Summer time meant summer jobs
The old song goes “Summer Time and the Livin’ is Easy” but for some of us, summer time meant summer jobs and earning some money. When I was in fifth or sixth grade, I put a sign up in two convenience stores near our neighborhood that read, “Will Mow Lawns in Allenwood. Call David at ________.”
Miss Morris was the first to call. This never-married school teacher lived on Allenwood Road. I rode my bike to her house, and she interviewed me and gave me a chance. I’d push my mower across our subdivision and mow her lawn in the grass-growing months for $3 a time, and then rake her leaves in the fall.
Word got around, and I picked up three other regular customers: Mrs. Weaver for $2 a mowing, and Mrs. Patterson for $3, and another whose name I forgot. If someone paid $5, that was outstanding!
After a couple of summers, a neighbor recommended me to Mr. Hines, a retired elevator company executive. I pedaled down highway 49 on my spider bike with no helmet and into town to mow his large lawn three days a week for two summers, while also keeping my regular lawns. He paid a whopping $1.25 an hour and provided lunch.
When I was 16, Baldwin County received some sort of government grant to hire 12 high school students to walk the county roads and pick up trash. I was hired and reported to the prison camp each morning, picked up an axe handle with a nail on the end, and a bushel basket, hopped onto a prison bus, and rode out into the country to walk the roads for eight hours of cleaning up litter.
I loved the outdoors, found some interesting discarded items, and saw a few snakes, all while making $2 an hour. People passing us would think we were convicts.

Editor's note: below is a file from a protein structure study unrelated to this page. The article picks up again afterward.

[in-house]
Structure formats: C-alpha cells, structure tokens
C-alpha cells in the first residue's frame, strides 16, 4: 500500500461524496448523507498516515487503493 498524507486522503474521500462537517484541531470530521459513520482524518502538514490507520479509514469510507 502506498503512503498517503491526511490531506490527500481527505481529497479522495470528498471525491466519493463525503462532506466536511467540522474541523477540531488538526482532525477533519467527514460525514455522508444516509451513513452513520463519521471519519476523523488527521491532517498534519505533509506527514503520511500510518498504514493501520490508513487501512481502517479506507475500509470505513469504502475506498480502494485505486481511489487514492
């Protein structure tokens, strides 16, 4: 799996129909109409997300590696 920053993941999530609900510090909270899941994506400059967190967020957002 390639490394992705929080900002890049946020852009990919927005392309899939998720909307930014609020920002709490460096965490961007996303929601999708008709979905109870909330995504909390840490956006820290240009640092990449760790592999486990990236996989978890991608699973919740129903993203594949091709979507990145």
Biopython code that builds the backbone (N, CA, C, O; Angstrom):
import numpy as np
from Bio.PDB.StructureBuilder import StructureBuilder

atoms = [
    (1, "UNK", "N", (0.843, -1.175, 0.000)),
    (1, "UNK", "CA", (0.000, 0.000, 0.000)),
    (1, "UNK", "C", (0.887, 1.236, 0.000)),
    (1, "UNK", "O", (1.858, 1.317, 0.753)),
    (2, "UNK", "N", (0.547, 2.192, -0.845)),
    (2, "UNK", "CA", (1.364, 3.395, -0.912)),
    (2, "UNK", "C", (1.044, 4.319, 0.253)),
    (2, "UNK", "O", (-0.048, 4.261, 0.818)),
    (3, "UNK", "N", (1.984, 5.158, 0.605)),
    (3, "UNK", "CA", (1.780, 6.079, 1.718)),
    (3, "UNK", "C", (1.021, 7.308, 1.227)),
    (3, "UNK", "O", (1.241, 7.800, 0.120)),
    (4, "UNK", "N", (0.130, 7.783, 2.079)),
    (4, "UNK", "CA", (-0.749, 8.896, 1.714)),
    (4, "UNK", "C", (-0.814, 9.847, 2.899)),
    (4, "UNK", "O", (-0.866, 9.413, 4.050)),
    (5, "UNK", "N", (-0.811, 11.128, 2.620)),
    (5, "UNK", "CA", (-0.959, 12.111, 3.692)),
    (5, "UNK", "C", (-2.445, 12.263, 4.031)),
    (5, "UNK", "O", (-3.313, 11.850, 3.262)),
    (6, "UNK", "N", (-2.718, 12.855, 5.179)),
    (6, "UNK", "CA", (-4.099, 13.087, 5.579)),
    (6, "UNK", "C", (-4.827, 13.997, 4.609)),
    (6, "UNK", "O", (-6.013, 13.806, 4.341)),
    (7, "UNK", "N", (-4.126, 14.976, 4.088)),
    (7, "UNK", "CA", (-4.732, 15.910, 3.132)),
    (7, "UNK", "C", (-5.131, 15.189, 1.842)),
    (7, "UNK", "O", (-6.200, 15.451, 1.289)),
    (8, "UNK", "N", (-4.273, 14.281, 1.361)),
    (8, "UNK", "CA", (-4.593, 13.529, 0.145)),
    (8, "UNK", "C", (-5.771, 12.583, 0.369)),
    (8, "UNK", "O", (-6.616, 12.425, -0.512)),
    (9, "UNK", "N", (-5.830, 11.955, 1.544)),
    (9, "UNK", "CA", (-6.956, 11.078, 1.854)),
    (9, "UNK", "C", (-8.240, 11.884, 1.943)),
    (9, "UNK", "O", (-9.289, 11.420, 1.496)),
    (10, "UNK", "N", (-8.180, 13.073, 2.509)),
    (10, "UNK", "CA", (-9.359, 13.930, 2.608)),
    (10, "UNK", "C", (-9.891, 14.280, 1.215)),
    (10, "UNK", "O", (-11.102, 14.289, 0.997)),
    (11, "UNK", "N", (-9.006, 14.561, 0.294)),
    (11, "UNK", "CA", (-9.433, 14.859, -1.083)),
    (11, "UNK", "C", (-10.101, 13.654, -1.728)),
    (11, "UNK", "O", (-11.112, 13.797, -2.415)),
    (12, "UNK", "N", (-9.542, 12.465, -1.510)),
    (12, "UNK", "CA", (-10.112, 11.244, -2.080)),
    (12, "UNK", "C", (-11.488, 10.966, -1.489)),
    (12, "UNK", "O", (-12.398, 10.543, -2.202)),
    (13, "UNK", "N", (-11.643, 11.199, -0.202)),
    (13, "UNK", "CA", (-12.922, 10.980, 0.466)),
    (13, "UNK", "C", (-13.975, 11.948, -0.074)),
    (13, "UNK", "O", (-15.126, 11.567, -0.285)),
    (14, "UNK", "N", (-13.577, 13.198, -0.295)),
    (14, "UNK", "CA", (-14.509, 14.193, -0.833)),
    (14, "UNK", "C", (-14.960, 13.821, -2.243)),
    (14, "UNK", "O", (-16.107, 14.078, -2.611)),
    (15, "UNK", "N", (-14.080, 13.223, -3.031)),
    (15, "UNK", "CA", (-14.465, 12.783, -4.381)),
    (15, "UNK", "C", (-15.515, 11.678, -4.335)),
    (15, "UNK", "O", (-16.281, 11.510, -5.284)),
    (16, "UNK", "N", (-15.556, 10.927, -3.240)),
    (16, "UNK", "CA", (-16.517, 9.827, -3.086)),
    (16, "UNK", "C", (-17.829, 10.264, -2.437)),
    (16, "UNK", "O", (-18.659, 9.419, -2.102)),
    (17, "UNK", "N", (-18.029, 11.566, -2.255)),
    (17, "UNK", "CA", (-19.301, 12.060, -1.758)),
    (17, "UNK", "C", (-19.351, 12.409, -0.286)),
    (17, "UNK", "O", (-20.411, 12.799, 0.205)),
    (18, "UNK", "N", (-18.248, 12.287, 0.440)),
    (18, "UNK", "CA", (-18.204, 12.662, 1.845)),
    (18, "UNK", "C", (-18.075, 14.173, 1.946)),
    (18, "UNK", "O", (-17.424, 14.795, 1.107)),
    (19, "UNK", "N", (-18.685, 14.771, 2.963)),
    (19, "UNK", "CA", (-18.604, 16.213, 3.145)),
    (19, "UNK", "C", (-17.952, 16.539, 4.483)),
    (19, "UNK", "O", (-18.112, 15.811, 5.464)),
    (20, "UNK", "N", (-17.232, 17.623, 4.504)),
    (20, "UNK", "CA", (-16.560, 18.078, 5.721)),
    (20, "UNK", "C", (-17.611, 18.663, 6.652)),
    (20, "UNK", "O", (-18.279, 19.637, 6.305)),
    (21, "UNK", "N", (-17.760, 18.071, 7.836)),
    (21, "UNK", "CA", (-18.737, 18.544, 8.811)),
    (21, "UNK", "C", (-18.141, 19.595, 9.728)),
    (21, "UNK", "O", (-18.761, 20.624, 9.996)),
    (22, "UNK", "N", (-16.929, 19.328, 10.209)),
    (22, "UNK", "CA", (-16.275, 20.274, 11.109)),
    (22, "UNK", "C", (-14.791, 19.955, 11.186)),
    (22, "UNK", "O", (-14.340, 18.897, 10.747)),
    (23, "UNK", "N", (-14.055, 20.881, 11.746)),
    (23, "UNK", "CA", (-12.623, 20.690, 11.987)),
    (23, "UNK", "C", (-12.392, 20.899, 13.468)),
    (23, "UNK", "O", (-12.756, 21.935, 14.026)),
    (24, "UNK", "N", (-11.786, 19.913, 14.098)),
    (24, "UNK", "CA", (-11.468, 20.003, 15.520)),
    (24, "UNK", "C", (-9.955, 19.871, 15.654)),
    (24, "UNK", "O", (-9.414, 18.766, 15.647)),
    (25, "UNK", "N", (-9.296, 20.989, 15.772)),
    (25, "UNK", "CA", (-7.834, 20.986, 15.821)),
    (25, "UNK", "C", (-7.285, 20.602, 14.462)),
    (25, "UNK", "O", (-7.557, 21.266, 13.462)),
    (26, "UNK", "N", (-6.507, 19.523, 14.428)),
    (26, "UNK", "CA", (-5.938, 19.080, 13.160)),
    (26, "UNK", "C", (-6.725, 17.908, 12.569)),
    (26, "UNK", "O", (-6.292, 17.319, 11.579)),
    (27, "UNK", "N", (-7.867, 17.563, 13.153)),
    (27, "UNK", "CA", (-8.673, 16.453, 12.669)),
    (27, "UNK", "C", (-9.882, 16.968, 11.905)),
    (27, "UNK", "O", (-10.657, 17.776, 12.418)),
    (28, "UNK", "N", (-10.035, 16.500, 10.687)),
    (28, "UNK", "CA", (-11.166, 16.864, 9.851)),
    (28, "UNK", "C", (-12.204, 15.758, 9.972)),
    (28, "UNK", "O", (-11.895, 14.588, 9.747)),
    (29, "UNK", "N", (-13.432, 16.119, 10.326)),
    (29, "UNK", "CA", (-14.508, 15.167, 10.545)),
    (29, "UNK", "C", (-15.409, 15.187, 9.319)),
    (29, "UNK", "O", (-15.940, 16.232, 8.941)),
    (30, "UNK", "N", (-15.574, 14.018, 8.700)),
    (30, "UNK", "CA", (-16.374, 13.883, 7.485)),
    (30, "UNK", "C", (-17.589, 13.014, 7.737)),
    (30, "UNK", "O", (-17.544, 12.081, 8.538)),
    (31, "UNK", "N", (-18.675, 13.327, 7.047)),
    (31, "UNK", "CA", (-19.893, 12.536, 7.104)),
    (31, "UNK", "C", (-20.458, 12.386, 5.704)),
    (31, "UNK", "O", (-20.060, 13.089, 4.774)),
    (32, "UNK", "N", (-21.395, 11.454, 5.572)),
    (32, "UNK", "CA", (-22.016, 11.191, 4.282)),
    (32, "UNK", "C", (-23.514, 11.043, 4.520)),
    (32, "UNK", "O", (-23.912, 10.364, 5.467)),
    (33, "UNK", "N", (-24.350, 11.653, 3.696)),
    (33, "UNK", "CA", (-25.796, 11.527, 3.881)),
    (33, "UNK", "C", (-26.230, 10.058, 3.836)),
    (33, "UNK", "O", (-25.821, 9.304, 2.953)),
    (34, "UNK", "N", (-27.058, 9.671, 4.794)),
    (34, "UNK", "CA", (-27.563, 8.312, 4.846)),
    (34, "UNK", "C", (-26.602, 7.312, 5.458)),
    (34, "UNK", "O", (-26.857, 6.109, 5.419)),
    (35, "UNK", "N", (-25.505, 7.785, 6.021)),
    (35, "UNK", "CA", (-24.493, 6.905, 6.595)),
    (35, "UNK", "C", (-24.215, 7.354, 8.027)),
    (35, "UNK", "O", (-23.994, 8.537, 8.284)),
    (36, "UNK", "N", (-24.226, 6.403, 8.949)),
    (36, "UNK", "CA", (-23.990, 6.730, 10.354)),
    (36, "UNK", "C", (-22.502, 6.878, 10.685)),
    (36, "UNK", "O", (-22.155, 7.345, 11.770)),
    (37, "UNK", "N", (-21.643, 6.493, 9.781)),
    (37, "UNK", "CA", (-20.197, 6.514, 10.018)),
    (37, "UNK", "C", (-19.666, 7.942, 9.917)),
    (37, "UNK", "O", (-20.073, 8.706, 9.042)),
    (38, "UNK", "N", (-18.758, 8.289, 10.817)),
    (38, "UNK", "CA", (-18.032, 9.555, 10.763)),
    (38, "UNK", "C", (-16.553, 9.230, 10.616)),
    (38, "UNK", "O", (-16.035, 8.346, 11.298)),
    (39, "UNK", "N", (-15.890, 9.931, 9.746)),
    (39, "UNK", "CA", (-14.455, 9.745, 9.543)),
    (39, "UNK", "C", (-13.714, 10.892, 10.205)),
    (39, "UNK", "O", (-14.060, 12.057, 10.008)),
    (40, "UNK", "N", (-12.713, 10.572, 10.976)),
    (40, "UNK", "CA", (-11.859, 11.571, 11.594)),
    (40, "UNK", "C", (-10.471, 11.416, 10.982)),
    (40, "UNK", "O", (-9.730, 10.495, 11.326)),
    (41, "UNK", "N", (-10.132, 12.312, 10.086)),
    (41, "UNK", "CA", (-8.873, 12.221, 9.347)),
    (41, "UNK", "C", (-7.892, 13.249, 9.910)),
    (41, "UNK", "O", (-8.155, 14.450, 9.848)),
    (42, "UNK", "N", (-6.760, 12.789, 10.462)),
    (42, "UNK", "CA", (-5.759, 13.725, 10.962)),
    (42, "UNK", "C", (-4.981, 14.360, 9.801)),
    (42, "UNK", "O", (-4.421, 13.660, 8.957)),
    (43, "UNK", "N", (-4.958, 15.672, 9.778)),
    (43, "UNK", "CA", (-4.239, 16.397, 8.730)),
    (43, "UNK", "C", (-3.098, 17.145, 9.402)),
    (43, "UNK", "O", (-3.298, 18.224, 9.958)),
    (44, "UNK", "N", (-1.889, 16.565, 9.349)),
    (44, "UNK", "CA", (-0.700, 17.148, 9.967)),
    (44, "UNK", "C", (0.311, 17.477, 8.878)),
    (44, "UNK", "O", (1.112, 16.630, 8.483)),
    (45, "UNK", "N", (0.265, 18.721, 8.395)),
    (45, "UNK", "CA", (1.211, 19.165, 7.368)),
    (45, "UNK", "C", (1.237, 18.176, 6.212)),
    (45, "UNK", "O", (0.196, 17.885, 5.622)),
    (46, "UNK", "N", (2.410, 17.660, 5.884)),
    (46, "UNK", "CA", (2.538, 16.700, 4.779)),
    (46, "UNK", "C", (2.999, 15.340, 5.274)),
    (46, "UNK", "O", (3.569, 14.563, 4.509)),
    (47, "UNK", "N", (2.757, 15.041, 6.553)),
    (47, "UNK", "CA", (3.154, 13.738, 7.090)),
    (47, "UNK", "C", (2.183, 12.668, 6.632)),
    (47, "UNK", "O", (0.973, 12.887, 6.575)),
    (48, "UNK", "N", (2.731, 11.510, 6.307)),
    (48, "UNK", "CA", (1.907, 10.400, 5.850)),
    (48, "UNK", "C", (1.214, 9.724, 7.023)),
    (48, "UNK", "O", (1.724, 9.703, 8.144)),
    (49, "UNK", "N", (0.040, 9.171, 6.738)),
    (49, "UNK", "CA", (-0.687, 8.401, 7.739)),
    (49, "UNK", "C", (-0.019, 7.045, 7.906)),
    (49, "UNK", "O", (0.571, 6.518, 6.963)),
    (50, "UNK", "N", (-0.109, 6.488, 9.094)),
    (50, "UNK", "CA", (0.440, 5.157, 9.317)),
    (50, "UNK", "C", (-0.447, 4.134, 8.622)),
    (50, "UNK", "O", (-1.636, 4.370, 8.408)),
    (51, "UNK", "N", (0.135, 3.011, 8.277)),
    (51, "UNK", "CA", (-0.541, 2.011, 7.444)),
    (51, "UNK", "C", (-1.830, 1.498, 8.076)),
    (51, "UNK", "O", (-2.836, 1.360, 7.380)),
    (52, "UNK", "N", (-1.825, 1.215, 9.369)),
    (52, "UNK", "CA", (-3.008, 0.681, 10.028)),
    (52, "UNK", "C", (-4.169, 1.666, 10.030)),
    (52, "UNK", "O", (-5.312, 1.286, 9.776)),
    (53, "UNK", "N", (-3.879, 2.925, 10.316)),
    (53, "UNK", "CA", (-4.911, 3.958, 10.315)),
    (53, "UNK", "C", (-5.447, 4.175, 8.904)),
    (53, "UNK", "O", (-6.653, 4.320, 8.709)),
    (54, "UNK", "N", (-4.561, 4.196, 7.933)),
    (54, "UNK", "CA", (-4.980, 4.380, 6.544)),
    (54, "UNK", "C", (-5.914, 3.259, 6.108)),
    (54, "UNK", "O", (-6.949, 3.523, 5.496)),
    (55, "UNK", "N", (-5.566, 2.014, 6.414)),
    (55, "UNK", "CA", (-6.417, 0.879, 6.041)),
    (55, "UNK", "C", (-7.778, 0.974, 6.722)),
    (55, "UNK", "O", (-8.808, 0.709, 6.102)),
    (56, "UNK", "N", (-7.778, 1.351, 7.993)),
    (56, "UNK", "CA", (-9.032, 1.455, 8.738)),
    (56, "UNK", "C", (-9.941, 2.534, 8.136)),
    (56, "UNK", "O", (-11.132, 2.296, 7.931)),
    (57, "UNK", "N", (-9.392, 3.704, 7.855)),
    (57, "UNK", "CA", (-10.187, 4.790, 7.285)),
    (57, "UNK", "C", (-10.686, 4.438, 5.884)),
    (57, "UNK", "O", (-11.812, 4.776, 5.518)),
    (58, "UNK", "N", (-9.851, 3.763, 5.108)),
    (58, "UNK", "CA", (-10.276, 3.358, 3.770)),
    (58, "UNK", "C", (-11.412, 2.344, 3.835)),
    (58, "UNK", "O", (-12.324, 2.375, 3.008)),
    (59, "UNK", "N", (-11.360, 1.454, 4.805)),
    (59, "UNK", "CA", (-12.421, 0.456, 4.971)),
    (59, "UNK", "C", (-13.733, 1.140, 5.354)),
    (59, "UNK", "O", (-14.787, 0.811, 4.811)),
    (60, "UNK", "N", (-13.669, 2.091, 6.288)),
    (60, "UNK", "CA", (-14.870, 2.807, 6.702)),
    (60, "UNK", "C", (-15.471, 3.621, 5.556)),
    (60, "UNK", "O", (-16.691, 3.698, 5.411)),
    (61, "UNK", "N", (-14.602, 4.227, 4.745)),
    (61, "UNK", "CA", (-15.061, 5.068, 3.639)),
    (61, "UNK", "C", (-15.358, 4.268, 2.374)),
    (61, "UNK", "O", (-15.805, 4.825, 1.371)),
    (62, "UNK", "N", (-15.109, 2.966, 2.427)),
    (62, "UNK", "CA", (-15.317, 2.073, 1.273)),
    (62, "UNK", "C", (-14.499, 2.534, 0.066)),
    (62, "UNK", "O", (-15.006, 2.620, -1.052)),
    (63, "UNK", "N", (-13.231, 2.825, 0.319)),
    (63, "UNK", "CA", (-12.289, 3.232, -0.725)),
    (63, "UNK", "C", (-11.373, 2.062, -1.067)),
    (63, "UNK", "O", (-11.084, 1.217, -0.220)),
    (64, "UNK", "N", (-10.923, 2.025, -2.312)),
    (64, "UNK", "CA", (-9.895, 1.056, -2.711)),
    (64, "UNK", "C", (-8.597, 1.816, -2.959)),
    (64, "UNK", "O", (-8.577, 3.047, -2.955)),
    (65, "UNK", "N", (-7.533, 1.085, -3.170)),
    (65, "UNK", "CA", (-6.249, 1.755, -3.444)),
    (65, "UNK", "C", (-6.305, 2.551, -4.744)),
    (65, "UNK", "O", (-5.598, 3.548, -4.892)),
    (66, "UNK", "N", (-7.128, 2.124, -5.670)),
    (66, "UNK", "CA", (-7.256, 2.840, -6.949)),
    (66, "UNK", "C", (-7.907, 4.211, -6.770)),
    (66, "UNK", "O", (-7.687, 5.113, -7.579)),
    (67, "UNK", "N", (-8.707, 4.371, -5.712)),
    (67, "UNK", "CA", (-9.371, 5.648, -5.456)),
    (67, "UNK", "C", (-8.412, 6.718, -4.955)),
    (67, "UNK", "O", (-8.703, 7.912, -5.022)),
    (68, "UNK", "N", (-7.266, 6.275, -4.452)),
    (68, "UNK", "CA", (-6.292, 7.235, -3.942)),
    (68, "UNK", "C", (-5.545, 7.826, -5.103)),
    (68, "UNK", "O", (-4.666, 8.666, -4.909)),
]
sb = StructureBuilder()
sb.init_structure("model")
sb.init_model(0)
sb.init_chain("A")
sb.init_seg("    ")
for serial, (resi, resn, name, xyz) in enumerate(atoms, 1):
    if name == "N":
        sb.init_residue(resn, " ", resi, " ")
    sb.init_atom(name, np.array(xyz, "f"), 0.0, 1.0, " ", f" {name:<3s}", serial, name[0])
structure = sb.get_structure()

Church member Melody Stafford worked for Church’s Fried Chicken as a ninth grader, and her main job every morning was making sweet tea. The first time she made tea, she accidentally put flour in the tea instead of sugar, and a construction worker complained.
Her manager was angry, marched her to the back and showed her the sugar container, which happened to be next to the flour container.
The next morning, Melody remembered which side the sugar was on, and made sweet tea.
When the same customer walked in, the manager asked, “Did you put sugar and not flour in the tea this morning?”
“I surely did!” replied Melody with a smile on her face.
The man ordered the tea, sat down, took a sip and the tea was not sweet. It was horrible!
Melody said, “I did put sugar in this time. You said it was the one on the left!”
But someone had switched the containers! Melody didn’t make any more tea.
Mark Karki, our minister of worship, one summer worked in a steel mill in his home town of New Castle, Pa. He made enough money to pay for that year’s tuition, and labored alongside some hard-working men. These good men, of course, used words that weren’t used in Mark’s home.
One particular word was used in regular conversation the entire shift.
As the summer progressed, the men noticed that Mark didn’t talk that way and asked about the college he attended and the major he chose. After they realized Mark was heading toward music ministry and was attending a Christian liberal arts college, they started some light-hearted “spiritual hazing.” They would ask the preacher boy questions that were intended to discredit his testimony.
At the end of the summer, after surviving this good-natured ribbing, the boss made one final request. They wanted Mark to sing.
So at lunchtime, Mark climbed on top of a table, and they requested “The Lord’s Prayer.” Mark sang as strong as he could to honor the Lord.
The men were impressed, and the boss, this tough steel worker, now withtears running down his grimy face, put his arms around Mark, gave a strong hug and proclaimed for all to hear, “Mark, the Lord is going to (bleeping) use you in a (bleeping) wonderful way in your life! God bless you, Son!”
Ecclesiastes 9:10 reads, “Whatever your hand finds to do, do it with all your heart.” Even summer jobs!